A Question of Identity

Page 9

'Take it from me.'

'He maybe likes only to be with himself.'


Matt was on his hands and knees working on the wiring for a double power point. The room was full of light from the sun reflected off the snow but it was very cold.

Nick made a gesture with his foot towards Matt's backside. If he hadn't been so bloody keen to get back to work they could have had another day off. At least.

'There's a minimum temperature you're allowed to work.'

'For offices,' Matt said, not looking up.

'Course it's not only for offices. Why would it be only for offices?'

'Otherwise it would be for farmers ploughing fields and men on trawlers and roofers and scaffolders and gardeners and –'

'All right, all right. It's still fuckin' freezing.'

'Work harder then.'

Piotr was a tall, broad-shouldered man but it took all his strength to separate them. By the time he had, Nick had a bloody nose and a cut above his eye. Matt had tripped and fallen, got up again and charged back into the fight like a bull.

'You stop this, stupid bastards, quit. You quit, OK?'

Piotr looked Matt full in the face. Matt stared him out, angry, dangerous, fists still clenched.

Nick was trying to stop his nose bleeding by pressing it on his overall sleeve. Piotr handed him a paint rag but the blood went on dripping.

'Go get snow and push it onto your nose, it will work, like an ice pack. Maybe you also, Matt.'

Matt's cheekbone was flaring dark red. He shook his head and turned away, went back to the power point. He said nothing. He didn't need to – the set of his back was enough. Piotr got Nick to the door, and rolled some snow into a small heap in his palm. Splashes of blood stained the snow on the ground but the cold pack worked after a moment.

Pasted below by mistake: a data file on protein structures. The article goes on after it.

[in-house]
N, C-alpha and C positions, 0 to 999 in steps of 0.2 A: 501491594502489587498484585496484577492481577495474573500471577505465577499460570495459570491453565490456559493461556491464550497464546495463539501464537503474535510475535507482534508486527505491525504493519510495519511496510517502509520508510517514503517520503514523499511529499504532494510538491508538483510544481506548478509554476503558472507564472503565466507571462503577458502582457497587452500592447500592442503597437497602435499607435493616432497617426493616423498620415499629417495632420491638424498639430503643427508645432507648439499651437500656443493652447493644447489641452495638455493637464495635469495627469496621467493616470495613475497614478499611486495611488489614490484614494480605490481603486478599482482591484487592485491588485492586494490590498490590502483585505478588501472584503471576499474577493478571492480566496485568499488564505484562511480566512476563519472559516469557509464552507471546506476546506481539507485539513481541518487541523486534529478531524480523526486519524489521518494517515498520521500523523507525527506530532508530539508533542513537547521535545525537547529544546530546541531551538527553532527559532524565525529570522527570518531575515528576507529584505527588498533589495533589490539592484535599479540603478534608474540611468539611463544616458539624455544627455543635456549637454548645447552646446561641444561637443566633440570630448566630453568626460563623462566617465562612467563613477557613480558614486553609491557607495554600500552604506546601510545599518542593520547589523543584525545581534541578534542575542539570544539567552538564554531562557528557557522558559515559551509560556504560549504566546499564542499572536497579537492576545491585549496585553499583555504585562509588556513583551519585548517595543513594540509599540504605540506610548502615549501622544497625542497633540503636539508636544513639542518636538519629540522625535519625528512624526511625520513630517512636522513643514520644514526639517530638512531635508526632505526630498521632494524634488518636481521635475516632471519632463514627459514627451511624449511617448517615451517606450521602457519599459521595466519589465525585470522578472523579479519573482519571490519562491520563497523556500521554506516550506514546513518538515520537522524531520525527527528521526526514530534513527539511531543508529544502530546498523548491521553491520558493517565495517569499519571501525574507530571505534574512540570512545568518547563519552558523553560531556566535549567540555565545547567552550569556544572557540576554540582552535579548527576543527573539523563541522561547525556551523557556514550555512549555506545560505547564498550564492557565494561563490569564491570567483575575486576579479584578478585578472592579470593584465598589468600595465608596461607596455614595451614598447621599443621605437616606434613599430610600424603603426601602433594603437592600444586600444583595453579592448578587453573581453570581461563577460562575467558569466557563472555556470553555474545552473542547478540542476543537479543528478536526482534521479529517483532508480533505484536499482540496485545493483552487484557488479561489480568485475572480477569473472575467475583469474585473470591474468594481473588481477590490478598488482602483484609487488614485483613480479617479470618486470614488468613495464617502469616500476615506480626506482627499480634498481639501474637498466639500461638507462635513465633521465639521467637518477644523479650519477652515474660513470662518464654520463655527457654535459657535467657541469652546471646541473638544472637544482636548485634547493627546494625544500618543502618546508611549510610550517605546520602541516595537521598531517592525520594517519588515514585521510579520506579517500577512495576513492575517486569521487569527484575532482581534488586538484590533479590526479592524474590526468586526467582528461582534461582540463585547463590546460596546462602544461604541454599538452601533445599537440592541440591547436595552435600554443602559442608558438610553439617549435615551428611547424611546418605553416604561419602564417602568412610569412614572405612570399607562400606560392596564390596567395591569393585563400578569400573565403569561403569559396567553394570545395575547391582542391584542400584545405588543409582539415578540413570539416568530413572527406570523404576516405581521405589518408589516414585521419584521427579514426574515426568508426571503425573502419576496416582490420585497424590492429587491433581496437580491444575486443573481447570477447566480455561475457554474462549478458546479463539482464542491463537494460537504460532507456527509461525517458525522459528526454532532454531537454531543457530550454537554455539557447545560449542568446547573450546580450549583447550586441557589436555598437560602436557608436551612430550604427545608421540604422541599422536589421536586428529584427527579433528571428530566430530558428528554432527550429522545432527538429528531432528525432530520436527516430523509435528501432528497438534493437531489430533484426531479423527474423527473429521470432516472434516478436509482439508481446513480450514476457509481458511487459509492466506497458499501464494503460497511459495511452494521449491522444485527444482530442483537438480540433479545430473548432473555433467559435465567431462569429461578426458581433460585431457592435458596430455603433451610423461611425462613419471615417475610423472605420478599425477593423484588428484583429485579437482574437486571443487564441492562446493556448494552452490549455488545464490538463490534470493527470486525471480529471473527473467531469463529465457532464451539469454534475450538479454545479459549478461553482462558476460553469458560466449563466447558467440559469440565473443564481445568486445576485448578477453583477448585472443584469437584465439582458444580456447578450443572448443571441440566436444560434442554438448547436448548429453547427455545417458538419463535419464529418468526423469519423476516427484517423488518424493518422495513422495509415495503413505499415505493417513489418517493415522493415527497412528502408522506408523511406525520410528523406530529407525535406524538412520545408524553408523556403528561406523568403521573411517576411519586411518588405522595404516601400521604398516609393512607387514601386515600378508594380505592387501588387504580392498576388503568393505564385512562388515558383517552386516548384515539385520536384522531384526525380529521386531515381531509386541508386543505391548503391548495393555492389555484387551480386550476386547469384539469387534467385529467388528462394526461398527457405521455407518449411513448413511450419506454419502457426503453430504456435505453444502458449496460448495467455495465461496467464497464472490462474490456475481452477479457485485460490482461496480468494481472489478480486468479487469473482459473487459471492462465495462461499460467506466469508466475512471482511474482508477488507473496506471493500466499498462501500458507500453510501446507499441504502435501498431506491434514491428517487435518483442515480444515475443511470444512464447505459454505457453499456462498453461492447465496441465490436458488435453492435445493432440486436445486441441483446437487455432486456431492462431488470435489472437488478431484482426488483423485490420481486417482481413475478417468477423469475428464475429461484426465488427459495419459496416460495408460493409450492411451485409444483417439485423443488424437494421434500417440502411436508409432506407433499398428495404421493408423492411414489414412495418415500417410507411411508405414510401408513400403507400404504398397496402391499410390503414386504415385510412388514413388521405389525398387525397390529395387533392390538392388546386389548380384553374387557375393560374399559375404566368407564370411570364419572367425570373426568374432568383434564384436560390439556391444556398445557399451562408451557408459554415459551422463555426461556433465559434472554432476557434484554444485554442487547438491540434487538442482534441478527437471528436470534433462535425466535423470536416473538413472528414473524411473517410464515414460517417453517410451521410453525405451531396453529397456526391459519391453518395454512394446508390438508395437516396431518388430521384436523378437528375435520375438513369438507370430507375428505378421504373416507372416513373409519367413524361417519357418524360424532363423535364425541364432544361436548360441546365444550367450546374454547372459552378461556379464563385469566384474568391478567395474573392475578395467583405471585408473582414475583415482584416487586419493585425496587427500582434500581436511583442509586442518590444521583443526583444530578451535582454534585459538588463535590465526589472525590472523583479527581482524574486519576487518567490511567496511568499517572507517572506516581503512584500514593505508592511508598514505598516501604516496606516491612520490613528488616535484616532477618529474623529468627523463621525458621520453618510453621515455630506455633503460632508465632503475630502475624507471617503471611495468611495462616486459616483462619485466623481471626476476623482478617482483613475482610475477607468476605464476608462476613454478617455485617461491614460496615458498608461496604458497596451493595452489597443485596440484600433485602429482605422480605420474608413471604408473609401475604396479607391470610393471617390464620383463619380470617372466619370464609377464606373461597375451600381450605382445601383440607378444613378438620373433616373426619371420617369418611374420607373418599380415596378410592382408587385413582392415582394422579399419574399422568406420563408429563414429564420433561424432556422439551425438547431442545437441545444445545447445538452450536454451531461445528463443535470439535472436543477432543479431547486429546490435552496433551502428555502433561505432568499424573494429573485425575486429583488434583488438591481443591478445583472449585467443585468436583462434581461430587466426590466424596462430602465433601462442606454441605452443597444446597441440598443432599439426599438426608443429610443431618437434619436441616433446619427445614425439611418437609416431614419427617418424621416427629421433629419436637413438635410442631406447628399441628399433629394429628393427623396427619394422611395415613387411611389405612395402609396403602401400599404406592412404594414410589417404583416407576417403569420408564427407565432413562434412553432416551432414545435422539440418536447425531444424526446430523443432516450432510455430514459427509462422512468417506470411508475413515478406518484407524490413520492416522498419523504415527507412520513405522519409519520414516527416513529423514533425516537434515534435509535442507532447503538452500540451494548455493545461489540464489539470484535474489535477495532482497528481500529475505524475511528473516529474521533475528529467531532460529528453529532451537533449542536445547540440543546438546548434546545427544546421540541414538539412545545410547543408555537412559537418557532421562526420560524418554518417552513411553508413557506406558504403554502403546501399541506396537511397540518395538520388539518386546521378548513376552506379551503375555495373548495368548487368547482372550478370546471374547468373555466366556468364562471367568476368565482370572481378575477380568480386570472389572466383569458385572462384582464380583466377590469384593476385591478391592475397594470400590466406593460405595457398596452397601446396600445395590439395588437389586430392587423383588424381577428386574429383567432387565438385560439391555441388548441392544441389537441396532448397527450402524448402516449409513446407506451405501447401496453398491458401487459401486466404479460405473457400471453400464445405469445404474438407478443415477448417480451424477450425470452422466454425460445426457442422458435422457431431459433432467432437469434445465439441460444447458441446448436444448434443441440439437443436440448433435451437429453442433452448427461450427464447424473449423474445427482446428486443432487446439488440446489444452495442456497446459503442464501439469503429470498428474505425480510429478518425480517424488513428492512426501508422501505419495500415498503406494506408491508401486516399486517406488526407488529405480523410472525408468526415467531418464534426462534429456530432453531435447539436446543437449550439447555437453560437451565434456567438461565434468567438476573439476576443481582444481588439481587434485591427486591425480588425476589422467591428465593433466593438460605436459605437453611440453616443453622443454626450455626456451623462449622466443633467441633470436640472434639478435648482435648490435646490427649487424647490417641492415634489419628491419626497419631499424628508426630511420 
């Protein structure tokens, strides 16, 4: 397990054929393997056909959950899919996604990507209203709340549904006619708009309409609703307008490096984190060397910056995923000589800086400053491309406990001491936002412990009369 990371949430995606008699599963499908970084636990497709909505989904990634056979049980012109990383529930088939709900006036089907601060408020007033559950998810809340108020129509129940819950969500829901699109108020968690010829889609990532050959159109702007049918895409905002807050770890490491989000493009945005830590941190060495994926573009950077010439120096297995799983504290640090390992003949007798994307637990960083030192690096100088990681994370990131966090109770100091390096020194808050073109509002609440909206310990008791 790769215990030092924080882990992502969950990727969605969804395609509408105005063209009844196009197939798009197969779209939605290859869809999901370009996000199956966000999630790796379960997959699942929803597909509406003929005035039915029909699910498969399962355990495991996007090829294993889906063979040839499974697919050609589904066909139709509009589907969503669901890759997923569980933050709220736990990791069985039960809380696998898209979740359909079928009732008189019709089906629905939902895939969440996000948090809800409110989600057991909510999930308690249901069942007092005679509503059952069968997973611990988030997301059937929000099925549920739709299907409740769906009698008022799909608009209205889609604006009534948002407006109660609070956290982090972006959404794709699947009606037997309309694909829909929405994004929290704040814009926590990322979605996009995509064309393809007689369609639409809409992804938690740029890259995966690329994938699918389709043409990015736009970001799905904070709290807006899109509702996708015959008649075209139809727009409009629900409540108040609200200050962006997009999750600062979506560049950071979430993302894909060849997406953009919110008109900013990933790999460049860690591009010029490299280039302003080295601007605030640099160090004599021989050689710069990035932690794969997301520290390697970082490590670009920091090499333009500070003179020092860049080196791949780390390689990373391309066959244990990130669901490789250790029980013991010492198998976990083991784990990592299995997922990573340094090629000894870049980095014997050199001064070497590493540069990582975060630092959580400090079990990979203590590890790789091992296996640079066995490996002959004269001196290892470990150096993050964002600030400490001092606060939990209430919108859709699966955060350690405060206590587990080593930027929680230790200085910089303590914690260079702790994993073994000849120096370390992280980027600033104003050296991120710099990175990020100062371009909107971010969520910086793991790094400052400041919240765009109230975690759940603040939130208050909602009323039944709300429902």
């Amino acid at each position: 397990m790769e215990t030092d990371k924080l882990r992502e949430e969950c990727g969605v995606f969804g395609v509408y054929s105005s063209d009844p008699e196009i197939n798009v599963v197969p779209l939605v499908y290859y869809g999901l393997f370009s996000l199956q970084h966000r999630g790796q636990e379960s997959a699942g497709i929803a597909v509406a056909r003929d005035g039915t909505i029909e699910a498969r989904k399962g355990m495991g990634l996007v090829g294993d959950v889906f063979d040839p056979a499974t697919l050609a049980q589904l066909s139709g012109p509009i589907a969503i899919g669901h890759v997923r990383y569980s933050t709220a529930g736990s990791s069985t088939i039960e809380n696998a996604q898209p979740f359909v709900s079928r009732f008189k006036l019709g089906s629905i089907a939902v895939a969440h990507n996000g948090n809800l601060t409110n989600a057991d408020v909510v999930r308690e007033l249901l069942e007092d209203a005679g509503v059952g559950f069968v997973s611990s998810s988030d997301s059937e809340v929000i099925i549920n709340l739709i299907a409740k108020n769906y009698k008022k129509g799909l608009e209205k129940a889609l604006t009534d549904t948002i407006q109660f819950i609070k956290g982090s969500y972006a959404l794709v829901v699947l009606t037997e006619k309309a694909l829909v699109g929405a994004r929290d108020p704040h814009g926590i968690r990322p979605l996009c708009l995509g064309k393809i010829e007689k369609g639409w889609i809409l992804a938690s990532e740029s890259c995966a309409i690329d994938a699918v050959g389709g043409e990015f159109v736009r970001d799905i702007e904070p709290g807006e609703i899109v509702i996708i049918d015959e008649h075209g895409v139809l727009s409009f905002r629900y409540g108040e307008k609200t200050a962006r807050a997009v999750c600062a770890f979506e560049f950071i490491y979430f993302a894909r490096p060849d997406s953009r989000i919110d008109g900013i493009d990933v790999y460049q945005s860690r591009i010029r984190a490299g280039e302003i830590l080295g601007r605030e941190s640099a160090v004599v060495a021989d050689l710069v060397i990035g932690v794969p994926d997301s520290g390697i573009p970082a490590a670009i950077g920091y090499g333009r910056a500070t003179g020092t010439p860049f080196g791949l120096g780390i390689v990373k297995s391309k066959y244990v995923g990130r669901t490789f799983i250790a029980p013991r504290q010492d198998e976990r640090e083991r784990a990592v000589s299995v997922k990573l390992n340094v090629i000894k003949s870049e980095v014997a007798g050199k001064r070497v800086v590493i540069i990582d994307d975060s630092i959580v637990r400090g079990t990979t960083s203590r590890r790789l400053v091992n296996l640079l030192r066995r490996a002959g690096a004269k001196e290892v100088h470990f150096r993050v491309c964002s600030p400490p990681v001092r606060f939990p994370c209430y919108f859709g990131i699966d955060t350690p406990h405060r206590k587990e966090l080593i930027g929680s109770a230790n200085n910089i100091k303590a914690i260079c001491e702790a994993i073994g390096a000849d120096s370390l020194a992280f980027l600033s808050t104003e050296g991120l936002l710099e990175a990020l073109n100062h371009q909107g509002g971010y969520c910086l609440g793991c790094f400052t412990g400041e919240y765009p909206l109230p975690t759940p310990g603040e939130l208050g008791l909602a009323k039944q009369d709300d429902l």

'He's fuckin' dangerous, he'd have bloody killed me, half a chance.'

'No. But maybe you better not kick him again in the arse, OK?'


'OK, now, back in, back to work. Better we all just work.'

They were meant to go on until four when the light began to fade but it was so cold that they left just after three. Matt walked out by himself. Nick and Piotr went in Nick's van. It was below freezing again but with the snow thawing all day, the roads were easier.


'Cup of tea. Too soon for drink.'

'Get on.'

But Nick parked on a patch of waste ground near the Cypriot cafe.

'Face OK?'

'I could have him for this,' Nick said, feeling his nose.

'Stupid, you started it, you kicked him in the arse.'

'I hate him.'

'Yes, you say so over and over again. OK, you hate him. Still stupid to kick him in the arse.'

'He got a wife?'

'How do I know that? He never talks.'

'Won't have. He'd never get it together.'

'He looks OK, he's big strong man. Has to have.'

'Says his dad might have one of the bungalows.'

'Well, OK.' Piotr's mouth was stuffed full of doughnut. He washed it down with the last of his tea and went to get two more mugs.

Nick fingered his face, knowing he'd been stupid, knowing he'd have a great bruise the next morning, knowing what she'd say, knowing his own temper. Stupid. There were men to walk away from and Matt was one of them. He hadn't been able to stop himself.

'Cheer up.' Piotr banged down his mug of tea. 'Maybe he finish the electrics tomorrow so we won't work with him any more days. Nice though.'


'Those places. If his dad get one, good luck. Nice places if you're old.'